3 ELR 20011 | Environmental Law Reporter | copyright © 1973 | All rights reserved
Allison v. FroehlkeNo. 72-2219 (5th Cir. December 27, 1972)
The Court of Appeals for the Fifth Circuit affirms the denial of preliminary injunctive relief in a suit to enjoin construction of three reservoirs and a dam on the San Gabriel River. The trial court correctly concluded that plaintiffs would be unlikely to establish that (1) modifications by the Corps of Engineers were beyond the original Congressional authorization and (2) that the environmental impact statement is inadequate.
Counsel for Plaintiffs
Richard A. Shannon
P.O. Box 593
Austin, Texas 78767
Counsel for Defendants
William Sessions U.S. Attorney
Harold O. Atkinson Assistant U.S. Attorney
P.O. Box 1701
San Antonio, Texas 78296
[3 ELR 20011]
MOORE, Circuit Judge:
This is an appeal by the plaintiffs from an order entered in this action on June 8, 1972, denying their motion for a preliminary injunction.Thus the sole appellate issue now presented is the propriety of the denial of a preliminary injunction by the district judge in light of the facts and the principles of law relating to preliminary restraining orders. A brief recital of the nature of this action, the parties thereto and the facts presented by the pleadings, affidavits, exhibits and testimony is required as a background against which to judge the decision below.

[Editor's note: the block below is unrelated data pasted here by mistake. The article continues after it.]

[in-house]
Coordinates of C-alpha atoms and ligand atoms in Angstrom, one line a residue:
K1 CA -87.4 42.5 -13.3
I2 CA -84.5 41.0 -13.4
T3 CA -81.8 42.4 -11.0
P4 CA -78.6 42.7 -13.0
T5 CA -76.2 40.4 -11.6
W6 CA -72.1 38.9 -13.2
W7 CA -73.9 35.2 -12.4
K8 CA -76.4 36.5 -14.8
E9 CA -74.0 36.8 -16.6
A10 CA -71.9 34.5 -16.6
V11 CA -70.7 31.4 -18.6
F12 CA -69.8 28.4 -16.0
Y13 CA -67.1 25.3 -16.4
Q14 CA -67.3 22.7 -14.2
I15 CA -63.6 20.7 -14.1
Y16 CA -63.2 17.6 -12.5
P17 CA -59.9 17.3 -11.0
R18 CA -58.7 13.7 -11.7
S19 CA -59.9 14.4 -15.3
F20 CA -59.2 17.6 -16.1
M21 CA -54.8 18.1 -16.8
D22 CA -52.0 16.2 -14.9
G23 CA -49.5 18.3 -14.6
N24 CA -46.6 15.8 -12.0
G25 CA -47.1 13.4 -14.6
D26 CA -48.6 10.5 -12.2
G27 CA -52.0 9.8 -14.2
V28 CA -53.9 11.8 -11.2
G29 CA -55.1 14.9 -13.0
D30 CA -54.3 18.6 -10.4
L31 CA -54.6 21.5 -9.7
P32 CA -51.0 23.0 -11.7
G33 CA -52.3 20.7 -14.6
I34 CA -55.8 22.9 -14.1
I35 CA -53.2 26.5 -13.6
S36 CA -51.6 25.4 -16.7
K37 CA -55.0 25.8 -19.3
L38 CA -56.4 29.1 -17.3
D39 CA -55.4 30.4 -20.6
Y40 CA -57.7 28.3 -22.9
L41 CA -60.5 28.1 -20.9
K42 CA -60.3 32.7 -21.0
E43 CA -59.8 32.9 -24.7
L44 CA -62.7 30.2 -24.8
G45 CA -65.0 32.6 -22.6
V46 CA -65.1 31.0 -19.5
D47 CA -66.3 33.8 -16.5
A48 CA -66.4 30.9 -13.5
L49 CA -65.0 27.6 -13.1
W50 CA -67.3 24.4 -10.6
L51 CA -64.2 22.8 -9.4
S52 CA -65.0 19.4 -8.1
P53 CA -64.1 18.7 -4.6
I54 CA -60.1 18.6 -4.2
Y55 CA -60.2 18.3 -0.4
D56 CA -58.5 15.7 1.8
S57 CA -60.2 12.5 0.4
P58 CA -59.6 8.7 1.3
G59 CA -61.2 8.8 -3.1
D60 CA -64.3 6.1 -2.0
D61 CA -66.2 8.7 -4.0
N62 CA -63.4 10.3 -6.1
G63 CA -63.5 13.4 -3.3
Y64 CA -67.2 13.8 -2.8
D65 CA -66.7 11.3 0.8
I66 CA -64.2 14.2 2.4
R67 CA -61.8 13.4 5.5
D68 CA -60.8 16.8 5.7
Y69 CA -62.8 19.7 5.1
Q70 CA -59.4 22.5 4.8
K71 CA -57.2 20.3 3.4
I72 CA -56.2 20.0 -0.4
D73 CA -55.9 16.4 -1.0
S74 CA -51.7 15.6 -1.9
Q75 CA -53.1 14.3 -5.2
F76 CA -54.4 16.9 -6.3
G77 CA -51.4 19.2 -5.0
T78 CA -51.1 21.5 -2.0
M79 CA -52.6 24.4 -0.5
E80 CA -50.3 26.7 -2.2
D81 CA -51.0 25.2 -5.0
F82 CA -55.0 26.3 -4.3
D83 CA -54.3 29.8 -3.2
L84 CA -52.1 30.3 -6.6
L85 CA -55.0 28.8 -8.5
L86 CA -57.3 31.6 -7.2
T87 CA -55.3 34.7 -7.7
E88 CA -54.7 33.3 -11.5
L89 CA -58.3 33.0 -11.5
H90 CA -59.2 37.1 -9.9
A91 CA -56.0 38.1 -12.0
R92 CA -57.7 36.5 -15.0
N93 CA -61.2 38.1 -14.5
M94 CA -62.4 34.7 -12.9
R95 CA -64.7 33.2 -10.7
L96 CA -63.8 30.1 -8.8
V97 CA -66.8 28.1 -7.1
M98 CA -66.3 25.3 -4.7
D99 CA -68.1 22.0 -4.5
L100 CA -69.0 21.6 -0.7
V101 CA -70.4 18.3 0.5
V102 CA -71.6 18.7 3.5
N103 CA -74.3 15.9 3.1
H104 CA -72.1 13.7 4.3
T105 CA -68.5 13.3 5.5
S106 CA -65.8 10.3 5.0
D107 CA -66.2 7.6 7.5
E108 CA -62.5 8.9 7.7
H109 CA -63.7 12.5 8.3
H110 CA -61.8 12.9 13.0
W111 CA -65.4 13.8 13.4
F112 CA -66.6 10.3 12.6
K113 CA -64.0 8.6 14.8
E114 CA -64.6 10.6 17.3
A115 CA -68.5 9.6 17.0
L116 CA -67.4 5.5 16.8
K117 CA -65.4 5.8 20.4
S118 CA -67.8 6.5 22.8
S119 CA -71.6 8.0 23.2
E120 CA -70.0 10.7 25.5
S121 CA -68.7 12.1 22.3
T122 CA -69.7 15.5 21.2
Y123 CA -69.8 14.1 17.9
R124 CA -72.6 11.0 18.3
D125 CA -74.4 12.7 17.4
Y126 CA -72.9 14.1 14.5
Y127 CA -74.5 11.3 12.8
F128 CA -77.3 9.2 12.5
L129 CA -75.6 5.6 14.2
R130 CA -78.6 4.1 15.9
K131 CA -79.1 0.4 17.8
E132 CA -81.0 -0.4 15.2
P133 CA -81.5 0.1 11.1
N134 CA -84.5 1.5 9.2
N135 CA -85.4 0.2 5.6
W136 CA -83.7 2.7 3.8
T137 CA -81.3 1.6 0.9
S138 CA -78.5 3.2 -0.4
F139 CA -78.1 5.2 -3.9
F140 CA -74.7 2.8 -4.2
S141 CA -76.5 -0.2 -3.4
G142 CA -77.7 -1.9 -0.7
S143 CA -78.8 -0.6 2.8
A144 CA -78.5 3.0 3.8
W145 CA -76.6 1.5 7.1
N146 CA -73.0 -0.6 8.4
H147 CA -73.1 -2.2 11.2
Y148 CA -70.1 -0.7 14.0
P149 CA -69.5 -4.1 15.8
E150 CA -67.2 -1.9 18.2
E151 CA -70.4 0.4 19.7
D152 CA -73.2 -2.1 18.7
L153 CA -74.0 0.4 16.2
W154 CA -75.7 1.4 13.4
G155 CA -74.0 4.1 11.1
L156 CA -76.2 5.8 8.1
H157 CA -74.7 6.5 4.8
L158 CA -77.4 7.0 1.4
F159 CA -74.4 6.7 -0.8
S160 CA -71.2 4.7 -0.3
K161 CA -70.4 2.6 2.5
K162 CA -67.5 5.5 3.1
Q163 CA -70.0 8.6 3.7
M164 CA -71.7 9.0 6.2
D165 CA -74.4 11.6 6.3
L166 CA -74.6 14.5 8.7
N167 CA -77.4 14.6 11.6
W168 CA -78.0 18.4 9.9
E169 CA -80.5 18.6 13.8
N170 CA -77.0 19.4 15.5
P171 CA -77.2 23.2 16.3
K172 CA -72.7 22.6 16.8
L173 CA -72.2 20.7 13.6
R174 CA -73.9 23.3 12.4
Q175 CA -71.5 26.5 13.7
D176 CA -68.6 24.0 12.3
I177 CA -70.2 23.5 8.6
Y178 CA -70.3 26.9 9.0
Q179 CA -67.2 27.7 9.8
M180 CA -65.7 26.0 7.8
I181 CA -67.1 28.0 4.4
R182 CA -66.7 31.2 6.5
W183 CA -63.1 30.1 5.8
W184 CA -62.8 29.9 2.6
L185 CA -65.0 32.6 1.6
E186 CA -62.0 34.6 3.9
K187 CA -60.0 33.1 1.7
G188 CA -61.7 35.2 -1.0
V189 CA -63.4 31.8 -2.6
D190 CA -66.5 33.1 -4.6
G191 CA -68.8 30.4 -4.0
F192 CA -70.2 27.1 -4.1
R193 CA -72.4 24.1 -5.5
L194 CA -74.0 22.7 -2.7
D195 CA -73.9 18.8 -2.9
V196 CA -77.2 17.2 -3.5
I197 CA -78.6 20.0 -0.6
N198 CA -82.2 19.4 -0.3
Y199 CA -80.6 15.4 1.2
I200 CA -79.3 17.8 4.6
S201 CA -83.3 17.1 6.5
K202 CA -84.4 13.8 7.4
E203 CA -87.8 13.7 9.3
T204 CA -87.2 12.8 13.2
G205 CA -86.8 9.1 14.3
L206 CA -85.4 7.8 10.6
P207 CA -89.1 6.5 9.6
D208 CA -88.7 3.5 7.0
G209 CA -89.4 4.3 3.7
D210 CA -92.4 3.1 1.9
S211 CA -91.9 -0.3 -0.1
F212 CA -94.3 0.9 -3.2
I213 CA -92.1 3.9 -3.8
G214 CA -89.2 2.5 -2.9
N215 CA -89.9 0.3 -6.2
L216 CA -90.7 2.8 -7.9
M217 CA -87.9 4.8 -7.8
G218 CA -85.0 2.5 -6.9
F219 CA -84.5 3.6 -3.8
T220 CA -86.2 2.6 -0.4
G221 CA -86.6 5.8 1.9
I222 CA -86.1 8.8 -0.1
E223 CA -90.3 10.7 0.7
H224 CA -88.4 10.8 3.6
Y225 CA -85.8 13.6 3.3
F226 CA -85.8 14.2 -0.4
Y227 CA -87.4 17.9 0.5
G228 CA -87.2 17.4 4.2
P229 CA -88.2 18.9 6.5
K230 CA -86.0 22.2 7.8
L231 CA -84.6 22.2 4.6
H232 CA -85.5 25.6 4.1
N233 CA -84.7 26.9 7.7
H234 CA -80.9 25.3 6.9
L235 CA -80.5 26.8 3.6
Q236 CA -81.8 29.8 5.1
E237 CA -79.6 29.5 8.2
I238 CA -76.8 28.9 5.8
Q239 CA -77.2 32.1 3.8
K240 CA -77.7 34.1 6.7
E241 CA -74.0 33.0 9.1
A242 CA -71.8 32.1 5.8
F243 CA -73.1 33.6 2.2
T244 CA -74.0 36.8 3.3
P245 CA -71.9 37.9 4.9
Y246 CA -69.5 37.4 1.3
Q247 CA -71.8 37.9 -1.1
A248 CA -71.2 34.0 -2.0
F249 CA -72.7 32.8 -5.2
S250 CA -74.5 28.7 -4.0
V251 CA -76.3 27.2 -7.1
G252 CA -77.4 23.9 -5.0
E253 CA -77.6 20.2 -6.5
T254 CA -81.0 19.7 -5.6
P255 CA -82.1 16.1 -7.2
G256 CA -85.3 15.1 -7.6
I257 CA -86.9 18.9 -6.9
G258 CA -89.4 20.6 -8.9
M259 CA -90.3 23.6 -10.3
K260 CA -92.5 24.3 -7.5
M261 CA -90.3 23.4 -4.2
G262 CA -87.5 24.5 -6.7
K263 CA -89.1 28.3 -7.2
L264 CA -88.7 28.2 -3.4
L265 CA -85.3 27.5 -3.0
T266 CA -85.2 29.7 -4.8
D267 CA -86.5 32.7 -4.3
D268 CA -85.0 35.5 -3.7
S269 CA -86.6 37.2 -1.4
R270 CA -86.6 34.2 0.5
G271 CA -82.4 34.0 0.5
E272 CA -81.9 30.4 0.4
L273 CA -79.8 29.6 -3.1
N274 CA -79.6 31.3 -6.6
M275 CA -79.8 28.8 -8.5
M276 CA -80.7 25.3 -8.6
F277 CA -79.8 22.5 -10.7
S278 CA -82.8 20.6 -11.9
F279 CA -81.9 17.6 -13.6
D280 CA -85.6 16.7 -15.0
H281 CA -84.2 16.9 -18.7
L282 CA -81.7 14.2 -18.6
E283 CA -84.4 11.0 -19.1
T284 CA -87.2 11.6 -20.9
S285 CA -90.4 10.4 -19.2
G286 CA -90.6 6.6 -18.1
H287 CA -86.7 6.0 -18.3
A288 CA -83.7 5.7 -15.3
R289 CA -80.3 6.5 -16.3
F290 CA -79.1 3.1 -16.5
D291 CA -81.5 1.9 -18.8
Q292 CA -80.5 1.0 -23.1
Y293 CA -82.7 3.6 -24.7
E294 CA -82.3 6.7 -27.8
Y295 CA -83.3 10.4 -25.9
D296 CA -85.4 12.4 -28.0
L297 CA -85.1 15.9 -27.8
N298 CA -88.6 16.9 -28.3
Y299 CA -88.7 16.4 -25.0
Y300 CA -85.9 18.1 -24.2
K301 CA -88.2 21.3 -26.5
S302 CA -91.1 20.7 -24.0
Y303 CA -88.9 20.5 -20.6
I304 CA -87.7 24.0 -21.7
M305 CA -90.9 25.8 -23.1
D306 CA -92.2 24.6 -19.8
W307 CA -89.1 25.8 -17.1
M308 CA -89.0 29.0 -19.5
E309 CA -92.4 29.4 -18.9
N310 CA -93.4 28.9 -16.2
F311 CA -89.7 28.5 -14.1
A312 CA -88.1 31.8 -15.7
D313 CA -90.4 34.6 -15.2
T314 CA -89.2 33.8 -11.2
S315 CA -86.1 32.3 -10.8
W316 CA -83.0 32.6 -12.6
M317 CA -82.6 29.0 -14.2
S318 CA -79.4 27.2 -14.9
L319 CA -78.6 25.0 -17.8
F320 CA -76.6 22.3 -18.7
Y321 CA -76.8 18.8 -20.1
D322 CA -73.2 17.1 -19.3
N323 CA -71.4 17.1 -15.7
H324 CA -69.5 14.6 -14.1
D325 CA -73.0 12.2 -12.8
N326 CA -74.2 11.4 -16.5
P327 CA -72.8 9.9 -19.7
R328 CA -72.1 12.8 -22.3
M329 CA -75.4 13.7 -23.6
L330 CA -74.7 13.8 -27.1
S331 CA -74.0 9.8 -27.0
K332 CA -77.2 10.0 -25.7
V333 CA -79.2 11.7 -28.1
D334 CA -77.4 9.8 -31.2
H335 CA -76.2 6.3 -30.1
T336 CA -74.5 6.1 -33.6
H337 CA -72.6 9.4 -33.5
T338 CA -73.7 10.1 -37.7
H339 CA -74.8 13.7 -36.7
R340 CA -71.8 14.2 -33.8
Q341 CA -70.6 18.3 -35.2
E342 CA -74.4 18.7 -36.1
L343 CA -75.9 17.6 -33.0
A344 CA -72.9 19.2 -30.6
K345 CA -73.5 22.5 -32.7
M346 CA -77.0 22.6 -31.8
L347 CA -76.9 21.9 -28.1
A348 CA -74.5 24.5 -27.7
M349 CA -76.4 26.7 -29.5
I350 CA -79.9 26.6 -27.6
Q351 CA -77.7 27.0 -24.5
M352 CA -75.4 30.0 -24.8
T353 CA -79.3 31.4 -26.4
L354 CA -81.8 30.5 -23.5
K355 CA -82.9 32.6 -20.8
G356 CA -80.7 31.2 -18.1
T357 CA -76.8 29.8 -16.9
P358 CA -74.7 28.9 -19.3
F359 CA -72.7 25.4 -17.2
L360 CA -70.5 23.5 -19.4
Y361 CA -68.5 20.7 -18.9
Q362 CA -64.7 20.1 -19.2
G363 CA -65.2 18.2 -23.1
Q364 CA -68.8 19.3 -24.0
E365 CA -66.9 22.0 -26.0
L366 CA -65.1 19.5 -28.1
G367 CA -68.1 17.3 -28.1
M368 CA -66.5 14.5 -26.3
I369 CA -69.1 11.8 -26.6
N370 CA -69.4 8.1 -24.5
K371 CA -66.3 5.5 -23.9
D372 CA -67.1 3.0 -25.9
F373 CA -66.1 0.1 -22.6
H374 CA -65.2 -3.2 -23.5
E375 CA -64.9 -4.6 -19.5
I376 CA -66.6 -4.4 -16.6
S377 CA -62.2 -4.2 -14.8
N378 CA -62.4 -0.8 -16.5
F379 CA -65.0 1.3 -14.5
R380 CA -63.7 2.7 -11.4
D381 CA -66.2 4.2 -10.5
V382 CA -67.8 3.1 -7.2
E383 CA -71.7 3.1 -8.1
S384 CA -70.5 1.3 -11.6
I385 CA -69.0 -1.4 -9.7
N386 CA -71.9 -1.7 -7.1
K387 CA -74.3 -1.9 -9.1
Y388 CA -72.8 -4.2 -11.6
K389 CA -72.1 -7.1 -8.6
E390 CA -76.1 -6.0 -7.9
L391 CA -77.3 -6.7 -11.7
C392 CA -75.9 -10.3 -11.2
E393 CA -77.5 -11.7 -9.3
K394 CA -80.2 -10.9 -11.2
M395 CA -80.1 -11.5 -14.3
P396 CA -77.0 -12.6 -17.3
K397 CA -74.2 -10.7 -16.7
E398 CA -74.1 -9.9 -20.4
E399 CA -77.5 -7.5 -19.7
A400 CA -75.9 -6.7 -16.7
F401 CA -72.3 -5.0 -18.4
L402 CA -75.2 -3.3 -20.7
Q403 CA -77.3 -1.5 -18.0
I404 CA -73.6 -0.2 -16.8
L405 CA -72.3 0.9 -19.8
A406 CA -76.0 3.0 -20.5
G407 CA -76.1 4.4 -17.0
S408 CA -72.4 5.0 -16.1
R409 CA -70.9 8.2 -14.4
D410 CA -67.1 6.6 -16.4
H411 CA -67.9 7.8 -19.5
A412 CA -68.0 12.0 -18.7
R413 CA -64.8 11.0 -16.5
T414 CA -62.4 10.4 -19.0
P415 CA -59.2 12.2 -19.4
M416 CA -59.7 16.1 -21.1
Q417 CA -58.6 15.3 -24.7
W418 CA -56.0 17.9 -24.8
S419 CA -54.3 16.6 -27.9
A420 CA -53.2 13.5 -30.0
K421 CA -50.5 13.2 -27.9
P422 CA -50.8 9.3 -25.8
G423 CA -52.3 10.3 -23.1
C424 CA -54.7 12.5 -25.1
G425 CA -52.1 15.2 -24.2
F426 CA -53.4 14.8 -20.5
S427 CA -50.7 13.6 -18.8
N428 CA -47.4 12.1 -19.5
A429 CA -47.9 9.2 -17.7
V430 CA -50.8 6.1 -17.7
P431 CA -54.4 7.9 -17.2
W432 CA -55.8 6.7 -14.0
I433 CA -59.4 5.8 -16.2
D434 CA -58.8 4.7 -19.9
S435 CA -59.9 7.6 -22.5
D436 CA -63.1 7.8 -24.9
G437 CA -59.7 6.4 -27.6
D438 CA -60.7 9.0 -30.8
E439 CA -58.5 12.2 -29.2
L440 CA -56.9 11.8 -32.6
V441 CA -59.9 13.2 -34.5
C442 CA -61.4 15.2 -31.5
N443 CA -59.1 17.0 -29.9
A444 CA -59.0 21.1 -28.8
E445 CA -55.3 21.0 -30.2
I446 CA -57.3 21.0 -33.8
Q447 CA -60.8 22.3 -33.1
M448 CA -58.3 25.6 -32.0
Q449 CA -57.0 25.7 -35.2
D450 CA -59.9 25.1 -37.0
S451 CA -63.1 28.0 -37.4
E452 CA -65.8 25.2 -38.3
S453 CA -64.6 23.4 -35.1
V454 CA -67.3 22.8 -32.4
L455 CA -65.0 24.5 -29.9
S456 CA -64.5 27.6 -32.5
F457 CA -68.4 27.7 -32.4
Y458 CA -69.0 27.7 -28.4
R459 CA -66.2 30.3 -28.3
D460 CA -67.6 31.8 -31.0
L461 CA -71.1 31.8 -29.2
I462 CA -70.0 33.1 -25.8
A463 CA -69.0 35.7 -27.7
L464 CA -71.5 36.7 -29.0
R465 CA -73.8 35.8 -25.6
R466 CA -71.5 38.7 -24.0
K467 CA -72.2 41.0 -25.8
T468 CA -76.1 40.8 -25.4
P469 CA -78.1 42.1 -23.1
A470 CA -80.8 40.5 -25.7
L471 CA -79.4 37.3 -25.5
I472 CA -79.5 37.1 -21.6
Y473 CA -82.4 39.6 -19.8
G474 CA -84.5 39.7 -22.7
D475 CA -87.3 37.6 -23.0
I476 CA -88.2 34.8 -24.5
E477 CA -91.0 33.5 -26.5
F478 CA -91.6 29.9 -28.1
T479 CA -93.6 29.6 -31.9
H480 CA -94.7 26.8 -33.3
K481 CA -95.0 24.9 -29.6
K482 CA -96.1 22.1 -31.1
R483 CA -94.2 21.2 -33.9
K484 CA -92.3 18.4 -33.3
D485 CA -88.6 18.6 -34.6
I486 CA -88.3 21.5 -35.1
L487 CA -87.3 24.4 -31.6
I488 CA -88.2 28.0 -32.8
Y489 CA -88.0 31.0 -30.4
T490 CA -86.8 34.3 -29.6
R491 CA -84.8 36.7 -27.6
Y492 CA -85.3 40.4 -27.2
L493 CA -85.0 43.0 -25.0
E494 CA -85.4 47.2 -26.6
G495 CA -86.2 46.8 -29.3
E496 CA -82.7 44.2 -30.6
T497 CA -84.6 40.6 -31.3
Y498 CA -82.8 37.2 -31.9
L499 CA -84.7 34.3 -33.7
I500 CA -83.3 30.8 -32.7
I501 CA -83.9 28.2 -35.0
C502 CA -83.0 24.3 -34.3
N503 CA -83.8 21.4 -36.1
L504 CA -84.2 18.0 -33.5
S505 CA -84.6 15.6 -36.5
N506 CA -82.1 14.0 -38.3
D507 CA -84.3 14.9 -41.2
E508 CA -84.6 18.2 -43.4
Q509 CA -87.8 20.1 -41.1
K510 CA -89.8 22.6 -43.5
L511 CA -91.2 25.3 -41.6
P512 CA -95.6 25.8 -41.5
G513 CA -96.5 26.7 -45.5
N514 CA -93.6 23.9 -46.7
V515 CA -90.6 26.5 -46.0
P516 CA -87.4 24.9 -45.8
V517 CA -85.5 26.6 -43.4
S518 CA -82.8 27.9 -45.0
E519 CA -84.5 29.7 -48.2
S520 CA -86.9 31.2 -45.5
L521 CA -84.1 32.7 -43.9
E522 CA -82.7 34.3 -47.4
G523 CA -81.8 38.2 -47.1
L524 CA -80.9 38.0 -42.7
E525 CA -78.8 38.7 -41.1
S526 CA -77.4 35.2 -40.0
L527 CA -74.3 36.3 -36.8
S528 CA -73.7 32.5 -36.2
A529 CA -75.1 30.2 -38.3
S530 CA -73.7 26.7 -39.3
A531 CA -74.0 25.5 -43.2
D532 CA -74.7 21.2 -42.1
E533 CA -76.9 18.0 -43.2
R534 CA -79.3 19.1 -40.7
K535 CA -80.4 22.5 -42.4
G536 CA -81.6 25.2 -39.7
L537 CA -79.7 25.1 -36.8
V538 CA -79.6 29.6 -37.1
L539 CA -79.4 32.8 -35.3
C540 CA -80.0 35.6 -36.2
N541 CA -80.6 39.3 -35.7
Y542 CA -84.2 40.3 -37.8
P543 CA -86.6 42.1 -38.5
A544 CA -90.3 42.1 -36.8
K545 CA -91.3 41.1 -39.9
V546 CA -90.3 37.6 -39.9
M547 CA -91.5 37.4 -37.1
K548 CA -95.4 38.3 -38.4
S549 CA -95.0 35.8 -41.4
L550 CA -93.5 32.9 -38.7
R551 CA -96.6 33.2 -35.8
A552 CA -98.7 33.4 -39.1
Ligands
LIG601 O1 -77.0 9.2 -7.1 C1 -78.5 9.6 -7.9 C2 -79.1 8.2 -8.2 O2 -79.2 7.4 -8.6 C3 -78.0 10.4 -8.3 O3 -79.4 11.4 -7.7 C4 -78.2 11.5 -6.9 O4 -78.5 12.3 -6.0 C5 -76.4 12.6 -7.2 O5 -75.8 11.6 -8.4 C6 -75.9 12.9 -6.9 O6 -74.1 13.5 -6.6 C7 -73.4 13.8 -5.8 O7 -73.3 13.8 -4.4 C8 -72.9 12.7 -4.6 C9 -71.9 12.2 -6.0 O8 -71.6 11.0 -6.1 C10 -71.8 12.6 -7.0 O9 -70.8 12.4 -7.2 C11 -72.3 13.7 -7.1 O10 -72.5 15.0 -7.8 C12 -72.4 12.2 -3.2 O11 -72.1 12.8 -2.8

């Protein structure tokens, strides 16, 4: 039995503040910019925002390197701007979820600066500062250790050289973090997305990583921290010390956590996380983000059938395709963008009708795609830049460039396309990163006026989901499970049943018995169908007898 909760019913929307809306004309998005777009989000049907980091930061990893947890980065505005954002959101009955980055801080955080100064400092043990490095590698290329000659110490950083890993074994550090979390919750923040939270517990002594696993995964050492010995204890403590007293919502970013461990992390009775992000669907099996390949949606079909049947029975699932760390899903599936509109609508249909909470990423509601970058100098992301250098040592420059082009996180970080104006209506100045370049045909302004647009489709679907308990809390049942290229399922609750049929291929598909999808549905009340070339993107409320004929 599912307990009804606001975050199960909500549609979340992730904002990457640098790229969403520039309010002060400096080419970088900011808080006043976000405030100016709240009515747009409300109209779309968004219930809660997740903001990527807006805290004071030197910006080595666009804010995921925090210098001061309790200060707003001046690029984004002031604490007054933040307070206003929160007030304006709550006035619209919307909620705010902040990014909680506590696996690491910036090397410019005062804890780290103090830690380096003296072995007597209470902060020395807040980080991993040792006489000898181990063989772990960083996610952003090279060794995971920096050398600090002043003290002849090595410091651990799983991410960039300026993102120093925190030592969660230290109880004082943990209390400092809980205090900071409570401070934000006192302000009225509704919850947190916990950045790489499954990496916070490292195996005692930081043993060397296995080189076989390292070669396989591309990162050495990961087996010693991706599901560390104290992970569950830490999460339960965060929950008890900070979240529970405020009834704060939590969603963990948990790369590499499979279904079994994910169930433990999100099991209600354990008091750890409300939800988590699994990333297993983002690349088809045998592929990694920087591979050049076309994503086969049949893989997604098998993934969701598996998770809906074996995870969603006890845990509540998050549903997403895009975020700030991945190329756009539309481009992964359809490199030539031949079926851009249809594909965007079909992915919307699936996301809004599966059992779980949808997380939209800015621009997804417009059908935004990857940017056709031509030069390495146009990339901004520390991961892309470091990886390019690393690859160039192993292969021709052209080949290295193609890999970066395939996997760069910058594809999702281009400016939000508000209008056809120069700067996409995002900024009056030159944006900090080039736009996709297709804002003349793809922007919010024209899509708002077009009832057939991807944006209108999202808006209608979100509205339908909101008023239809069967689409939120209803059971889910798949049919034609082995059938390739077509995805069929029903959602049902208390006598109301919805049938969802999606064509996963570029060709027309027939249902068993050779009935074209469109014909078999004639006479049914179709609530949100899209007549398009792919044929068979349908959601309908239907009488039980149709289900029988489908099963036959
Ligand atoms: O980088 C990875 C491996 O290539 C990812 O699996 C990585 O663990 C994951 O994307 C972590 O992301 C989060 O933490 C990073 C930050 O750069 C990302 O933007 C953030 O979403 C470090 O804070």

The Nature of the Action1
In essence the amended complaint seeks a permanent injunction against the construction of three reservoirs and dams on the San Gabriel River which form part of a flood control project in the Brazos River Basin, namely, Laneport, North Fork and South Fork, all located in Williamson County, Texas. The gist of plaintiffs' allegations is that the project as presently planned and about to be executed by the defendants (1) has not been authorized by Congress; and (2) violates specific environmental and related statutes.2
The plaintifs constitute a group having personal and property interests in the areas which they assert will be adversely affected. Thus, for example, the plaintiff Allison is fearful that his land will be condemned if the Laneport Reservoir is constructed; the plaintiff Burleson believes that his enjoyment of canoeing on the River will be lessened and, as President of The Texas Explorers' Club, alleges that wildlife in the area will be jeopardized. The other plaintiffs all share genuine worries as to the effect of the project on the environment. For purposes of this decision, their interests both personal and proprietary are apparent, their concern is respected and their standing to sue recognized.